Friday, November 27, 2009

Being thankful is not taking people for granted

Happy Thanksgiving. I hope you had an awesome day. Giving thanks is a cornerstone of most every religious and spiritual path for a reason. One factor is that the practice of giving thanks prevents one of the most destructive habits of relationships- taking people for granted.

It's kind of strange. Once we get past learning to trust people, we settle into routines, patterns, and expectations. We come to expect the things that the person has been providing. We lose sight of how precious and important this person is to us. We start to take them for granted. We figure no matter what, they will always be there. We neglect them. We figure I'll focus on my deadline at work, my kids, etc. My relationship is strong, it can handle it.

In counseling people after they have gotten a divorce, I have heard variations on the same story time and time again: "I figured if I worked all the time for just another year we would be fine." Or, "She told me she wasn't happy and that we never spent time together anymore, but I figured we would get through it." They continue, "And then one day they just left. They said they were done." People have emotional needs and once they go through enough loneliness and disappointment, something inside of them shifts and they are not able to do it anymore. Finally, the person then looks at me soulfully and says, "What happened? How did I get here?" They got there by taking someone they loved for granted. It happens with mates, kids, friends, and parents.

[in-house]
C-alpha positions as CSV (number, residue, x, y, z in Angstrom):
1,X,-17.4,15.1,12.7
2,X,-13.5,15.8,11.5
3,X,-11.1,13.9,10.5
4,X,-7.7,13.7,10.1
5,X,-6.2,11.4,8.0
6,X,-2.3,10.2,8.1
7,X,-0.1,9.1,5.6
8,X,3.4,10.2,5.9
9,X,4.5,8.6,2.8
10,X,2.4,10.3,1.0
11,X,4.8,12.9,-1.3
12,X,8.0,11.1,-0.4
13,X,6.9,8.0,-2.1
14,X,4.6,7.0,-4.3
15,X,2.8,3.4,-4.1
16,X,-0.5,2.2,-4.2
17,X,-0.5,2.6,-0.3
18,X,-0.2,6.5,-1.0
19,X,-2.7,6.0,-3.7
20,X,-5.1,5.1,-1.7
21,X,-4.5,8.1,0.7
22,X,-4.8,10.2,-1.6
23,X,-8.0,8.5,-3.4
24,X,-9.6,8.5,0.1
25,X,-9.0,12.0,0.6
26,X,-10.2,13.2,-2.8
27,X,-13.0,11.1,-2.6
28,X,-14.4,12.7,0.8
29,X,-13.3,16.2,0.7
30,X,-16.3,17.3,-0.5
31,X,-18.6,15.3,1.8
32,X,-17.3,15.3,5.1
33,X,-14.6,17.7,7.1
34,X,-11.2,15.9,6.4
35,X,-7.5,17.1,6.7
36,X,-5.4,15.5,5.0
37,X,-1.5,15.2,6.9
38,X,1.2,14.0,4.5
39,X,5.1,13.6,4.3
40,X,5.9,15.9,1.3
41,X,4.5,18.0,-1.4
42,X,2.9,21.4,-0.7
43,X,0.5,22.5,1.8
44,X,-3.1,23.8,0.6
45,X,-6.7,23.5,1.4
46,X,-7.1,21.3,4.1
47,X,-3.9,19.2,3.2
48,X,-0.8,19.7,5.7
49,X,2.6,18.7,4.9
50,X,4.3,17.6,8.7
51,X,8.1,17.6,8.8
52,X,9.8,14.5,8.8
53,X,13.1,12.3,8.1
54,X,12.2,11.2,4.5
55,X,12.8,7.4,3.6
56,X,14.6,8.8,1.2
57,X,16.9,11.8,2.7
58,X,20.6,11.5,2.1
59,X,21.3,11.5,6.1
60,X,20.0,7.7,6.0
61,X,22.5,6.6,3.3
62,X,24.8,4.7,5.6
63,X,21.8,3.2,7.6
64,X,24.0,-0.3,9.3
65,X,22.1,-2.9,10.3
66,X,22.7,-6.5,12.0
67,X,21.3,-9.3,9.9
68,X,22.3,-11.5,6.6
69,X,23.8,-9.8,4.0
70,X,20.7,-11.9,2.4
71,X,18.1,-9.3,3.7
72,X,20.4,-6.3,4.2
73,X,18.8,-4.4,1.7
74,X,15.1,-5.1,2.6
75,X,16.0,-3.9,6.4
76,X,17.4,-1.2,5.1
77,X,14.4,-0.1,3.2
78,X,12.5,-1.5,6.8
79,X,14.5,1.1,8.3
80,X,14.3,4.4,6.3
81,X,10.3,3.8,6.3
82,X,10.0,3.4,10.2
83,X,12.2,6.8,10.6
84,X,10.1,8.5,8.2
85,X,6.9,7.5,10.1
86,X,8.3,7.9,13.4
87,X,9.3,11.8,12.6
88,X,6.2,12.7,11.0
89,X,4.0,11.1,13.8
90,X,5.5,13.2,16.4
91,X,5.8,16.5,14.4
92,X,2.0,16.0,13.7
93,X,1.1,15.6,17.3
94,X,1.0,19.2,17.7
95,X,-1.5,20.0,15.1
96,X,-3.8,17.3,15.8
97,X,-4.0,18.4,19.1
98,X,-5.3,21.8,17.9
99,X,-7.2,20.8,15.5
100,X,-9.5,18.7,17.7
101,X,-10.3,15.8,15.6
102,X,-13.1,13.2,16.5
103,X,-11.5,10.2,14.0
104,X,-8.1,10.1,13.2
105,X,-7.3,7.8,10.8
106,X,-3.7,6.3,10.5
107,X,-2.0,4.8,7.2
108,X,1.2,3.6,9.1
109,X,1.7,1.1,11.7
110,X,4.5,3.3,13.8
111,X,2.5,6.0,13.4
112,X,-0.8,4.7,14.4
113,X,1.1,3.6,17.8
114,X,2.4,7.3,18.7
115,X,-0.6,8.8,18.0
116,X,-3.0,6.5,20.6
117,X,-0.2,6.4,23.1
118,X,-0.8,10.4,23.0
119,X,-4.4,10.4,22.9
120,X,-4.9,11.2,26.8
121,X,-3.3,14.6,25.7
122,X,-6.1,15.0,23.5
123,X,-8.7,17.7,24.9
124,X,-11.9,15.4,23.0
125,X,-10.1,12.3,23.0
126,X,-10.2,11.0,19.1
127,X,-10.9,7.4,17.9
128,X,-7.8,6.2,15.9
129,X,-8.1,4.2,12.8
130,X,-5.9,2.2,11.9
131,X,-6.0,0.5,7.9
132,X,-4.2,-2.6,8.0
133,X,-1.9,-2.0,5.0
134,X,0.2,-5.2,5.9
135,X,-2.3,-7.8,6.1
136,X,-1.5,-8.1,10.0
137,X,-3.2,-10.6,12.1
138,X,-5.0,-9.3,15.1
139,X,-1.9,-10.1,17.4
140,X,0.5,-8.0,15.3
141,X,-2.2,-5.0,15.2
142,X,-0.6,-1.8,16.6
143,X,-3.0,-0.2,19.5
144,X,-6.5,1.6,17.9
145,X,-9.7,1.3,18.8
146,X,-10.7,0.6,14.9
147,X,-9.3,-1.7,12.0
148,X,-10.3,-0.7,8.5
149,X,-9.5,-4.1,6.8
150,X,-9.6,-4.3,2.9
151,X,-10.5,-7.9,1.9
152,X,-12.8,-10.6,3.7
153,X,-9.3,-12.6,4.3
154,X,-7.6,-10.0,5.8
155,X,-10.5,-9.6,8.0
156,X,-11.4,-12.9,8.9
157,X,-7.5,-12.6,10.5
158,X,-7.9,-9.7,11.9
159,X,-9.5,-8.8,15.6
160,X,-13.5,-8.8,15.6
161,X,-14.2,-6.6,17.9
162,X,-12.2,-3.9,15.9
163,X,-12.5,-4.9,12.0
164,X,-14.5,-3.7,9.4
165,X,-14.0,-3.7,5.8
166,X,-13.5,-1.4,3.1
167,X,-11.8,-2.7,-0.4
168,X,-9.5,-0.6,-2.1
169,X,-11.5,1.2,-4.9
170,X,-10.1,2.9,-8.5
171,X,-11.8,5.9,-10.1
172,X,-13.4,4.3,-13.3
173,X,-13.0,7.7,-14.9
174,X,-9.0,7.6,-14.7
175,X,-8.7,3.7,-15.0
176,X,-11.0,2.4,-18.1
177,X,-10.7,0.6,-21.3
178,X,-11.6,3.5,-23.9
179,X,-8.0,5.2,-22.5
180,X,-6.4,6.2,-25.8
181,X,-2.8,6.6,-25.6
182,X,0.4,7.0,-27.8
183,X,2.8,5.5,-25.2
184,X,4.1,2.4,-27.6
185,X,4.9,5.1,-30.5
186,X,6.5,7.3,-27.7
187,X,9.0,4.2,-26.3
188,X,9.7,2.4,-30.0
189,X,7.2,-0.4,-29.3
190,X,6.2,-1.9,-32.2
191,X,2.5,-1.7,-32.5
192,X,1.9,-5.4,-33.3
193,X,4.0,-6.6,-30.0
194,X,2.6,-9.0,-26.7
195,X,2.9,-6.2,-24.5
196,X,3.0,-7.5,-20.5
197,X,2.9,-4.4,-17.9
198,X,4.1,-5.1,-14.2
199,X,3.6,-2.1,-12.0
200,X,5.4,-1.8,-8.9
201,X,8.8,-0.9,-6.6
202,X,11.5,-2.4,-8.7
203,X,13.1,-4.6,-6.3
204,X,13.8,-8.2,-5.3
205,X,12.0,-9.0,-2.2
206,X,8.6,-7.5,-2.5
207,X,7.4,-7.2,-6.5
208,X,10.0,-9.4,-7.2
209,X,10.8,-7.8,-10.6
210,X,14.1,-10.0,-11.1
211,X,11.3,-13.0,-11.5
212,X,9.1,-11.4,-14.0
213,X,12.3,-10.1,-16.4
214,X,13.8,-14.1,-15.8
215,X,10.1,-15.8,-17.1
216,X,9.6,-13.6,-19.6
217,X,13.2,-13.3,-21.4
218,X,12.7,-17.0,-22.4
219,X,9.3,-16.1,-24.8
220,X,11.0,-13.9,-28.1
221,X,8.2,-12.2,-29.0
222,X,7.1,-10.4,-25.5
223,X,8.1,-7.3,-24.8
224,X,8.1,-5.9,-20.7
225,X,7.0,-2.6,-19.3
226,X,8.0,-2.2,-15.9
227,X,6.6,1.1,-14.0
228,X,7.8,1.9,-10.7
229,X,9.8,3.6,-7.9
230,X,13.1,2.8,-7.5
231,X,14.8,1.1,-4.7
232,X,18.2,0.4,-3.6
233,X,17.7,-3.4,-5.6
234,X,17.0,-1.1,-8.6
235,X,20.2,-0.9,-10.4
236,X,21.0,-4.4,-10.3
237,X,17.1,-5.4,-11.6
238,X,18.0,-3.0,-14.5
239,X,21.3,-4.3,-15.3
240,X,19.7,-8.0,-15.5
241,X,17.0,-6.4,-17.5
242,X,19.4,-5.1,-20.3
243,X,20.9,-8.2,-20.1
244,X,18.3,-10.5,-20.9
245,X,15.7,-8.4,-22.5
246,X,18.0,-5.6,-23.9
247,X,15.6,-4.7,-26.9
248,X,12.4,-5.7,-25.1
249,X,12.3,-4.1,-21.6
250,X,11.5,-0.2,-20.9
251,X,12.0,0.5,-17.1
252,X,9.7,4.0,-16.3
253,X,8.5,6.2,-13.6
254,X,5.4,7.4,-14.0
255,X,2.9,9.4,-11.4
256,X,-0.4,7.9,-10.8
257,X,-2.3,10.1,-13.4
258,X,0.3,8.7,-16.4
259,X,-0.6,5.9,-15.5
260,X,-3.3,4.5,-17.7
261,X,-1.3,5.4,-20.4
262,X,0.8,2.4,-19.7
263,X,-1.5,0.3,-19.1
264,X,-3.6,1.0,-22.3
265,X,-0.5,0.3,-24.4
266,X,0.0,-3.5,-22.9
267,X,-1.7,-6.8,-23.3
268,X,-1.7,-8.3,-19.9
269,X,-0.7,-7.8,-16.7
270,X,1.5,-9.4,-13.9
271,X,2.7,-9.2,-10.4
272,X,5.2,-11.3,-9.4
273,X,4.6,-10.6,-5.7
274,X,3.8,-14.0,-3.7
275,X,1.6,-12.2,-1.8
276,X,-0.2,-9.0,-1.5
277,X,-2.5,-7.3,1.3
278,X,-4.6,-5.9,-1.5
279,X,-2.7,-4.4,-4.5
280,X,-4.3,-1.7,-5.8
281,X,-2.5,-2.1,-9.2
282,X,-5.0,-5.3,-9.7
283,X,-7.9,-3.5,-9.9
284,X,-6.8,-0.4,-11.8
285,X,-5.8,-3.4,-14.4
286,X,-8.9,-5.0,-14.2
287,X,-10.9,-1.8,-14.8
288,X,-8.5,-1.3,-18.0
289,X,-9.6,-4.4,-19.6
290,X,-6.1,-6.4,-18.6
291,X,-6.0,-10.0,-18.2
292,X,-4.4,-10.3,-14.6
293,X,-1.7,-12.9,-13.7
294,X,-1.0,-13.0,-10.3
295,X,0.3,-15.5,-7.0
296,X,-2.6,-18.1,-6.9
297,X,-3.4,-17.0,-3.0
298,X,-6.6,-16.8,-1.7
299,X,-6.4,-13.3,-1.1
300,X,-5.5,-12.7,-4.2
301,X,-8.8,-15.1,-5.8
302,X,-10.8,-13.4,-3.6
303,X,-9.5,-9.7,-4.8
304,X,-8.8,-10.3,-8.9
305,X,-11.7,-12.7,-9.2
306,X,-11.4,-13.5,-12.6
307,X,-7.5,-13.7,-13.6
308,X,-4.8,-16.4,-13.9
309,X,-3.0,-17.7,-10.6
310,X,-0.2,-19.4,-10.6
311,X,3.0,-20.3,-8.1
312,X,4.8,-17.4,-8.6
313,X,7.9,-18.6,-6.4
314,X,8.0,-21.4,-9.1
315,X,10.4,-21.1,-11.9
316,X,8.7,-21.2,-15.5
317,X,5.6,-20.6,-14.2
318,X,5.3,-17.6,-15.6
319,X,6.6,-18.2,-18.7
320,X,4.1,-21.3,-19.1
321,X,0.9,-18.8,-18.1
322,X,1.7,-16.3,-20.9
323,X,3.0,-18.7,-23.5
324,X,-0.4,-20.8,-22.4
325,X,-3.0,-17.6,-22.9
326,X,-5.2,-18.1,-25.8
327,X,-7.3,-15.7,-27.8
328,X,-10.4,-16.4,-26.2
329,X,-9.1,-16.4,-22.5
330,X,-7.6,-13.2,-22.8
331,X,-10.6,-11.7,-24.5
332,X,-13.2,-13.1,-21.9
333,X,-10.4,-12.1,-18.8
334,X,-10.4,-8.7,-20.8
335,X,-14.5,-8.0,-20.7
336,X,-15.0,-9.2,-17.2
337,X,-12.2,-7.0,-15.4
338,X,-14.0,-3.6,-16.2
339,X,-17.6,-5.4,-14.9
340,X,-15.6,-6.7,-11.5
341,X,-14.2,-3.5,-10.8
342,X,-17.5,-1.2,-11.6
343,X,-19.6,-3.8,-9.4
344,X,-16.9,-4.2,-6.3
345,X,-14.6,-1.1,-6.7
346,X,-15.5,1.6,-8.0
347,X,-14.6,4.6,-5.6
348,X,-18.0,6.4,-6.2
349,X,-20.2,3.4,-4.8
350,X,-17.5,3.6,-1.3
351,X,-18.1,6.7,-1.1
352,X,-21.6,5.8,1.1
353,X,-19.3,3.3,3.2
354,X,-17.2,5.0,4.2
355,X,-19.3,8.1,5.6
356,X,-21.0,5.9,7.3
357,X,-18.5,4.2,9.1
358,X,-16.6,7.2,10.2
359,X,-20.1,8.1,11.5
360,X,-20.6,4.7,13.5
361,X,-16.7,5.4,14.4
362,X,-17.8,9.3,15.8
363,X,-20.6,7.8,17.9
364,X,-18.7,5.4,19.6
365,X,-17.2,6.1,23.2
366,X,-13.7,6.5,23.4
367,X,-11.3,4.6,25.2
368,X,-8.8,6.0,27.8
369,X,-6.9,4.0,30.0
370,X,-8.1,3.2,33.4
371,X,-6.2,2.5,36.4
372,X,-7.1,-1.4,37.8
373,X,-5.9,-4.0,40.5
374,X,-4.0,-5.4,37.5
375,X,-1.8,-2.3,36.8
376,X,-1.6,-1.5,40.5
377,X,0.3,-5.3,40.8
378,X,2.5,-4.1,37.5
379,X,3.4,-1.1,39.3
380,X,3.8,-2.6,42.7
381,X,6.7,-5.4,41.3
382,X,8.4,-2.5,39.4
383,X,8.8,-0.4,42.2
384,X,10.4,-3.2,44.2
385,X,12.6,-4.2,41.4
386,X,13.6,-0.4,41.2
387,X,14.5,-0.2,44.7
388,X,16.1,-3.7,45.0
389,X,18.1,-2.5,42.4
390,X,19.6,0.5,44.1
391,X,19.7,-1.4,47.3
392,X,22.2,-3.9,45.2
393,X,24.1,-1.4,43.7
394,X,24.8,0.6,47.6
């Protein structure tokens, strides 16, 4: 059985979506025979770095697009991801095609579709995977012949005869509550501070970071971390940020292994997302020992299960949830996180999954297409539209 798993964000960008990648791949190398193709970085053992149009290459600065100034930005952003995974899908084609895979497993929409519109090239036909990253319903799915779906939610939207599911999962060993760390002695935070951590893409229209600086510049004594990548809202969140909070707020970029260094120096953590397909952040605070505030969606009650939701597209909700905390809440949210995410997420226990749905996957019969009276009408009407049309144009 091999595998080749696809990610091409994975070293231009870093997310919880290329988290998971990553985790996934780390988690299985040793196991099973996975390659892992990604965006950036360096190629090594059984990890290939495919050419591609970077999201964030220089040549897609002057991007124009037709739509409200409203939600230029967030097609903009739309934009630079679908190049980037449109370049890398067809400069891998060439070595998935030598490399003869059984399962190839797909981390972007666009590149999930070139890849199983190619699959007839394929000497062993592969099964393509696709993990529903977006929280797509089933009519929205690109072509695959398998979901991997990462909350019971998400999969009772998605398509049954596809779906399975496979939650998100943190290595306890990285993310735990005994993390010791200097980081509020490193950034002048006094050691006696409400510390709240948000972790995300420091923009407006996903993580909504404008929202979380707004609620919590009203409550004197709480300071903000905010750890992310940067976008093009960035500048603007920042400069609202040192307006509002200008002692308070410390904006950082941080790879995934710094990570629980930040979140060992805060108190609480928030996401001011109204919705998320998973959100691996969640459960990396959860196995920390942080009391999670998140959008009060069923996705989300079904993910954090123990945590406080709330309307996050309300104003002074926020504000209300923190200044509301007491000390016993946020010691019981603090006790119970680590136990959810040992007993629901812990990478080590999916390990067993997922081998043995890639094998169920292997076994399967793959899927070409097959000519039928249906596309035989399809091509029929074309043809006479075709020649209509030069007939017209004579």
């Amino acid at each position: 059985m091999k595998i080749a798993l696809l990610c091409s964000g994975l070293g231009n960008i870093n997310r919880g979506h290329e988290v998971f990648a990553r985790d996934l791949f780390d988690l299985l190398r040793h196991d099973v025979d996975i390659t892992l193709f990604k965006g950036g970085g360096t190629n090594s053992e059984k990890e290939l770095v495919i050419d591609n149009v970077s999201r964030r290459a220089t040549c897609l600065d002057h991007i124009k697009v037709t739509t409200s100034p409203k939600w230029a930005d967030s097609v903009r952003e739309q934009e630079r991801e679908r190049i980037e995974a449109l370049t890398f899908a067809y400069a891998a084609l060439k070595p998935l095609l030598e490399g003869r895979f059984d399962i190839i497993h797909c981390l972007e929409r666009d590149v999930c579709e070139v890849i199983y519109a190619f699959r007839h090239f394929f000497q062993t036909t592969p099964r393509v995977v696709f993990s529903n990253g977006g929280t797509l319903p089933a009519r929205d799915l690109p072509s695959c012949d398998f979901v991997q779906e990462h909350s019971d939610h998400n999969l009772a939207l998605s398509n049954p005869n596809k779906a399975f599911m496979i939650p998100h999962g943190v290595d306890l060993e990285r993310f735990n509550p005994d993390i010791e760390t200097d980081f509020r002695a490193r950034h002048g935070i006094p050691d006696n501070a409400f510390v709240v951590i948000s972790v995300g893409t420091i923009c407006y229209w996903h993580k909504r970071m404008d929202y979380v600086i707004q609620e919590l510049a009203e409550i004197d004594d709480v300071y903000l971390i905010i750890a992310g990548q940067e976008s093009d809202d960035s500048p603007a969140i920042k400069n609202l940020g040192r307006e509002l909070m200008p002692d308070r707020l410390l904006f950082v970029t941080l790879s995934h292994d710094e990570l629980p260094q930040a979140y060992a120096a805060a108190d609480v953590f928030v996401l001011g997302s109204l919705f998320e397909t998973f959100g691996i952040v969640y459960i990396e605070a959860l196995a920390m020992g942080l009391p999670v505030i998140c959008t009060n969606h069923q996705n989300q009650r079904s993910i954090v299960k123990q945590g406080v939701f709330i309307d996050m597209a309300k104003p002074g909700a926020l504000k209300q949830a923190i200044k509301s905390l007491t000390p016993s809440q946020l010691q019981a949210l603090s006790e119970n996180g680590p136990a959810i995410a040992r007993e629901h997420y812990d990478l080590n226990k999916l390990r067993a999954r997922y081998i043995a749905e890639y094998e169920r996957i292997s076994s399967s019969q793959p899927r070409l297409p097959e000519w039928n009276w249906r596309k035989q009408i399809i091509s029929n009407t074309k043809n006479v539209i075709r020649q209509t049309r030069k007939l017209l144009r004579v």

Sorry for the somber note on Thanksgiving weekend. But this year consider not taking any of the people that you care about for granted. It requires time and re-prioritizing. It may be inconvenient. Think of it as an investment in the people that are precious to you.

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